Almond Board Working Toward Next-Generation Sustainability Solutions
Consumers are taking a greater interest in understanding how and where their food is grown. As a result, the Almond Board of California has launched a task force to create and foster initiatives that will prepare the almond industry for a more sustainable future.
Richard Waycott, Almond Board president and CEO, says the effort to create the Accelerated Innovation Management (AIM) program started a little over a year ago. “It came out of the realization that California agriculture is really passing through a threshold from where it’s been to where it’s going, and certain fundamental changes are occurring. Also, resources are being stretched like never before,” he says.
As an industry, California almonds are the largest in terms of farm gate value, and Waycott anticipates they could also be the largest in terms of acreage within the next couple of years. “We really have a responsibility to step up in terms of our leadership and also identify where the almond industry can really be a contributor to solution-making, or certainly contribute to helping California agriculture find its way forward,” he adds.
So far, the task force has come up with four initiatives:
- Water Management and Efficiency — Implementing irrigation guidelines and tools to further increase water efficiency.
- Sustainable Water Resources — Accelerating the recharge potential of the Central Valley and investigating new sources of water.
- 22nd Century Agronomics — Developing new technologies and optimizing almond agronomics into the 22nd century.
- Air Quality — Collaborating with equipment manufacturers to improve production and harvest impacts on air quality.
These first four initiatives are housed under the title of “accelerated innovation management,” Waycott says, “because we really want to accelerate our activity, our investment, and the resources we’re going to put behind these initiatives.”
He’s quick to note, though, that the Almond Board can’t go it alone, so they’re working on developing partnerships along the way. A formal relationship has already been established with Sustainable Conservation for the groundwater recharge project. Research has also begun with the Environmental Defense Fund regarding greenhouse gas and air quality.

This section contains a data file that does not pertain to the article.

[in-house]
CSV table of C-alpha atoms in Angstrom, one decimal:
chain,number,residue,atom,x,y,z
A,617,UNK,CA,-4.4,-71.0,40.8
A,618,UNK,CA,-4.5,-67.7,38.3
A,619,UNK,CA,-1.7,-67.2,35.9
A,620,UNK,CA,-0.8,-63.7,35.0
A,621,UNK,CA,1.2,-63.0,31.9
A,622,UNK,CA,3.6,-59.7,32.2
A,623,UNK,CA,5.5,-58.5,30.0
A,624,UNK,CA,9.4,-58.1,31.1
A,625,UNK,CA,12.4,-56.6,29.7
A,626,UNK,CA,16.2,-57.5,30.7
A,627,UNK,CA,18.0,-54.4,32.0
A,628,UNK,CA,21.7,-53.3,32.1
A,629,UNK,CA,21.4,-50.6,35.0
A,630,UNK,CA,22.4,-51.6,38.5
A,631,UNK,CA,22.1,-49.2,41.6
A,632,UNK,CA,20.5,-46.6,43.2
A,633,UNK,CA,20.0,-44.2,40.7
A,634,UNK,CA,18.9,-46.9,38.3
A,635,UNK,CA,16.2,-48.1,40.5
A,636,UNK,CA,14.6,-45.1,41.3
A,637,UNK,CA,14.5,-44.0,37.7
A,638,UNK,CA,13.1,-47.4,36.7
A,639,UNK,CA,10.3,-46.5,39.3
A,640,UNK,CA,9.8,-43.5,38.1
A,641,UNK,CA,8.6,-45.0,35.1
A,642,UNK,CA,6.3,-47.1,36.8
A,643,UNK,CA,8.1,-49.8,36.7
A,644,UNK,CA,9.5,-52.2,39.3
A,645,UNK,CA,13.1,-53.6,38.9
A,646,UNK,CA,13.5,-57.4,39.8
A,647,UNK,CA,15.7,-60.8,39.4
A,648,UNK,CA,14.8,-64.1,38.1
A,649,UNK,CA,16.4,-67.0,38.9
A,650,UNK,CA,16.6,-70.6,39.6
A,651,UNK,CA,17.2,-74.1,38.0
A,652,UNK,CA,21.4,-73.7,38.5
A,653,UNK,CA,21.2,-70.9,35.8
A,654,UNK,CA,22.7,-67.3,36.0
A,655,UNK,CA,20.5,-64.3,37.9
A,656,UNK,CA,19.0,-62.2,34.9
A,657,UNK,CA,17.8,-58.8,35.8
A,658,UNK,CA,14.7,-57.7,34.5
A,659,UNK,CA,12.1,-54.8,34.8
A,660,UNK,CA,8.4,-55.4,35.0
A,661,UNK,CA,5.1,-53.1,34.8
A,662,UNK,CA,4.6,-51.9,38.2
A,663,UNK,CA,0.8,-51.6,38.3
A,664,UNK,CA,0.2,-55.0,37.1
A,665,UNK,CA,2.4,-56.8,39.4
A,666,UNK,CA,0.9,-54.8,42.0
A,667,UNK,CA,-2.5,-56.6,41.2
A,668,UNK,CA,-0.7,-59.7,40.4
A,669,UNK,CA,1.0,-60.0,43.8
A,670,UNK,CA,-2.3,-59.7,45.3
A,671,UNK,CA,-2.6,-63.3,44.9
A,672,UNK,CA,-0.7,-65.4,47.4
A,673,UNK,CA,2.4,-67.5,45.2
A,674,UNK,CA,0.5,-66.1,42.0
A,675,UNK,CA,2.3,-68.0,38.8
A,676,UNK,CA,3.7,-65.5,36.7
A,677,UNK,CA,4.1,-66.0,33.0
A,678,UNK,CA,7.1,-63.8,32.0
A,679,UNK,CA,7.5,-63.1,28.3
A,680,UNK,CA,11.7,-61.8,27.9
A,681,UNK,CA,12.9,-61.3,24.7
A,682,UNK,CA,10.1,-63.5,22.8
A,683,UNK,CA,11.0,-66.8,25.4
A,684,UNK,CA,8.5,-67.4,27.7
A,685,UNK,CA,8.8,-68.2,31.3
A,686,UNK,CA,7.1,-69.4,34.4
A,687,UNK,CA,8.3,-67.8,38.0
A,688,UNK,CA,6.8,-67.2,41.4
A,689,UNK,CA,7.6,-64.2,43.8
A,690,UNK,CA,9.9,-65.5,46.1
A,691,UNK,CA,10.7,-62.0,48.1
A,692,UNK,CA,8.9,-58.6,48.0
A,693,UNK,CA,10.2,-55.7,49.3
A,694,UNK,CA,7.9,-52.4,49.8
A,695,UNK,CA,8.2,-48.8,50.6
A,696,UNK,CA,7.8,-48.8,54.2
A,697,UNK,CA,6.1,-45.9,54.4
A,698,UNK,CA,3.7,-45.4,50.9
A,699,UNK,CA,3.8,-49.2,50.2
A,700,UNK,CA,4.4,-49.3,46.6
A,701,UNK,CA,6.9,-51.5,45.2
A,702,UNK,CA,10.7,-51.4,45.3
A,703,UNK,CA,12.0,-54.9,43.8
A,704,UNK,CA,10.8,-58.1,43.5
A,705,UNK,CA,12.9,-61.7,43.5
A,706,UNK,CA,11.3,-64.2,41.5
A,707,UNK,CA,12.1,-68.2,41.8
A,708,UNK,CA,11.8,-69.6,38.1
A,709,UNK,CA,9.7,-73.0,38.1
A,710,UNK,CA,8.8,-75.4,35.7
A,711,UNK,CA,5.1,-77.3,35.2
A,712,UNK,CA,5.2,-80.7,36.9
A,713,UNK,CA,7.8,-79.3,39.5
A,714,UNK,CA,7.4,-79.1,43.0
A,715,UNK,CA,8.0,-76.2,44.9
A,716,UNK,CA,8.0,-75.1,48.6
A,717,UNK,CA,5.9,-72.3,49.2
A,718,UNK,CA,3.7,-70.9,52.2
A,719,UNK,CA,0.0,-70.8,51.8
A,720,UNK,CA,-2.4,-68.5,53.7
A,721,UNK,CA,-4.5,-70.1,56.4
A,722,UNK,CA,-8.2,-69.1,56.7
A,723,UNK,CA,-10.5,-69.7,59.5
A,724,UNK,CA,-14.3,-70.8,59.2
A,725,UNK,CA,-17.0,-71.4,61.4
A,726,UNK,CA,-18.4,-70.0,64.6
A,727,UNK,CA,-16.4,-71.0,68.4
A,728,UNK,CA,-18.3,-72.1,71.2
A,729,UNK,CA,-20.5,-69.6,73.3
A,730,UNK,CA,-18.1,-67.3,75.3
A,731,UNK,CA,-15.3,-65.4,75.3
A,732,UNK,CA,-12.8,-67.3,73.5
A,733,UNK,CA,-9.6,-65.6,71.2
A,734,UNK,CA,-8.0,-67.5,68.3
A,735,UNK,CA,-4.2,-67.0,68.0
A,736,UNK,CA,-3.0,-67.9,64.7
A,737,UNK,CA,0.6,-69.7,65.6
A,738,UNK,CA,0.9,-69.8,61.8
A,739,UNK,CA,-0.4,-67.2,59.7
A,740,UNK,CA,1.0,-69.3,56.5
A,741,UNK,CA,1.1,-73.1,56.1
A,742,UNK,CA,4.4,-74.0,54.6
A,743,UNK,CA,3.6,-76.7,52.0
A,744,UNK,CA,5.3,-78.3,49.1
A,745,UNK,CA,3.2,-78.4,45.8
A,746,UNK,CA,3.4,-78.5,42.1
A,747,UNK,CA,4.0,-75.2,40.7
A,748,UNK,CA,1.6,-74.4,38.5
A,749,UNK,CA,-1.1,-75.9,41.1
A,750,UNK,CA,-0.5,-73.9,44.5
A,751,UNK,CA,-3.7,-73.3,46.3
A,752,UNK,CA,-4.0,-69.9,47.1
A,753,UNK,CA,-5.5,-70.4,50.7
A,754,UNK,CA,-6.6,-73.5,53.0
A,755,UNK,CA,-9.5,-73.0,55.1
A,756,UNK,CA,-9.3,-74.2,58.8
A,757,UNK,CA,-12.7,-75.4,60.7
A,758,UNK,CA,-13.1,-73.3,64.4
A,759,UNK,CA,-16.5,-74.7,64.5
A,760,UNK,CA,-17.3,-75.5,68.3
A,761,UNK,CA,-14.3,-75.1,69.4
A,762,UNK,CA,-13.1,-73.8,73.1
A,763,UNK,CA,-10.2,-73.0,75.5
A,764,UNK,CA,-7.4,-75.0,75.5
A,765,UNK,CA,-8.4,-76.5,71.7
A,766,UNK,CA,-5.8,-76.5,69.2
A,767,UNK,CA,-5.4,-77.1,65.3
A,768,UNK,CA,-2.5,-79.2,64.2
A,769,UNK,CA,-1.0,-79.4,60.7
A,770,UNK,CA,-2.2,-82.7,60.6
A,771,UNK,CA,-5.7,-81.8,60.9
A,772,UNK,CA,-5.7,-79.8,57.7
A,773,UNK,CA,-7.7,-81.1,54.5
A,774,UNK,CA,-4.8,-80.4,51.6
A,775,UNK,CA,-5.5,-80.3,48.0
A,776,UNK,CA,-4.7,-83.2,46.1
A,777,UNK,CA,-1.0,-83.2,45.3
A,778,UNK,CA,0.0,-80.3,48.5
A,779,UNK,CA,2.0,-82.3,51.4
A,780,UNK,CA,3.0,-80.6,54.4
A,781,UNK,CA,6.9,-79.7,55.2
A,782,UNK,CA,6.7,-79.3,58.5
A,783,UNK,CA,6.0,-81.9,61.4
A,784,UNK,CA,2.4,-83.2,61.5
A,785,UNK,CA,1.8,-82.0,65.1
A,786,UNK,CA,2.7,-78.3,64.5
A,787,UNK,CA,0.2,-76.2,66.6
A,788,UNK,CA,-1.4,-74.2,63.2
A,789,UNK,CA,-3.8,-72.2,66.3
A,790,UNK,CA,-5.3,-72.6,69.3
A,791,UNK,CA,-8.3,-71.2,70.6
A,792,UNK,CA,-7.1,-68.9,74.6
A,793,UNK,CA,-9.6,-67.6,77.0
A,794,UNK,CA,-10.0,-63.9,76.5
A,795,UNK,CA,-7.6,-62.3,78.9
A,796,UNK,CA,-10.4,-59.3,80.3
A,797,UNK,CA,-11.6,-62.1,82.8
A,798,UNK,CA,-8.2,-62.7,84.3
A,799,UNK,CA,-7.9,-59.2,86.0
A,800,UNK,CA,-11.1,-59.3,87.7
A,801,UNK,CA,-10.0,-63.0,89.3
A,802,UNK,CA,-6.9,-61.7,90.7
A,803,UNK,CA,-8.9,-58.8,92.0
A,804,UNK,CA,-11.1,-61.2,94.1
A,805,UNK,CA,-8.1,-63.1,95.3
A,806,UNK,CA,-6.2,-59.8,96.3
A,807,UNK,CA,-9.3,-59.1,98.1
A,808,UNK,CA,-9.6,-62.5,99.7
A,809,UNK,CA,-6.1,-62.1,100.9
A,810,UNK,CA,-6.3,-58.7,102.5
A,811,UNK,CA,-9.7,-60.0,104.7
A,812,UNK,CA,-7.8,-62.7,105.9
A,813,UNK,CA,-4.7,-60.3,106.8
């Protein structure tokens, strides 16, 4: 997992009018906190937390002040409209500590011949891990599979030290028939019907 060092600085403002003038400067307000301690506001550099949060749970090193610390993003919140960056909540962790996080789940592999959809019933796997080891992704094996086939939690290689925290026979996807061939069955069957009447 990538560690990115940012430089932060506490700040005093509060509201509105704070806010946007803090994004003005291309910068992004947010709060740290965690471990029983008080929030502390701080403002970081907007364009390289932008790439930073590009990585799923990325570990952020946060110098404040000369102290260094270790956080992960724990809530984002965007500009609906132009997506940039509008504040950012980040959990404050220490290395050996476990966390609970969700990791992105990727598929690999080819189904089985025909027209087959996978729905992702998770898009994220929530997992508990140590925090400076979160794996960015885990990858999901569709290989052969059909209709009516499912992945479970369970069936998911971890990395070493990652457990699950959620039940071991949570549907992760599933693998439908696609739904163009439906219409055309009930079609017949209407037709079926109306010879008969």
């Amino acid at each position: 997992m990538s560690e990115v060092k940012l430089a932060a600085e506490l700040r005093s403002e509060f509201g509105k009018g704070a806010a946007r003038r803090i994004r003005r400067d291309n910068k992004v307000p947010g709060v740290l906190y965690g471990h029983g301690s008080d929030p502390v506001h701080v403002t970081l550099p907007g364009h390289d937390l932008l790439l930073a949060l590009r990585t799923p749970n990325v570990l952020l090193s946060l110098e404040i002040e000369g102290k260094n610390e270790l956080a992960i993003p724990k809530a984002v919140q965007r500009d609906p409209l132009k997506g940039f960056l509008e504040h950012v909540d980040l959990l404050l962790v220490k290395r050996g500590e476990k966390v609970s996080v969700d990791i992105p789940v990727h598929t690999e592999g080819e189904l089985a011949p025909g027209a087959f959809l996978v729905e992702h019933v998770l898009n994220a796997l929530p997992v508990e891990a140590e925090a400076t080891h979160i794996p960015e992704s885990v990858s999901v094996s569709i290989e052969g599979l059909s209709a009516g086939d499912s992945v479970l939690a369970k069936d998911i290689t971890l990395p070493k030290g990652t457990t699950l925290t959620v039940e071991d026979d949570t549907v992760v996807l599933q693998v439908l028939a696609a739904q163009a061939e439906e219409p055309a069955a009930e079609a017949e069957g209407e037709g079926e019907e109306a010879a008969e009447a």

Waycott adds that there’s money to back up these initiatives, too. “We worked with the board and established some pretty significant budget allocations, and we have been moving ahead as expeditiously as possible,” he says.
Some of the initiatives have specific timelines in place, while others will be ongoing. For example, late last year, an irrigation continuum was launched to bring everybody in the industry up to a minimum standard in terms of irrigation efficiency practices. This initiative is expected to be ongoing.
Trials for the groundwater recharge project are underway this winter, which will determine the agronomic impacts of putting recharge water on orchards and answer questions such as how much water, for how long, and how often. Waycott hopes these questions will all be answered in the next one to two years.
Another longer-term initiative will focus on air quality in the Valley. “We’re really going to take a very out-of-the-box, almond-orchard-of-the-future-type look at our harvesting practices to see how we can get out of the dust-creation business, or certainly minimize it a great deal,” Waycott says.
He adds that this initiative will focus not just on harvesting equipment but on tree canopy and architecture, as well.
And this is just the tip of the iceberg. Waycott expects new initiatives to be launched down the line.
“As we work through these different initiatives, we’ll be keeping everyone informed of the results and how we’re going to drive adoption in the industry,” he says.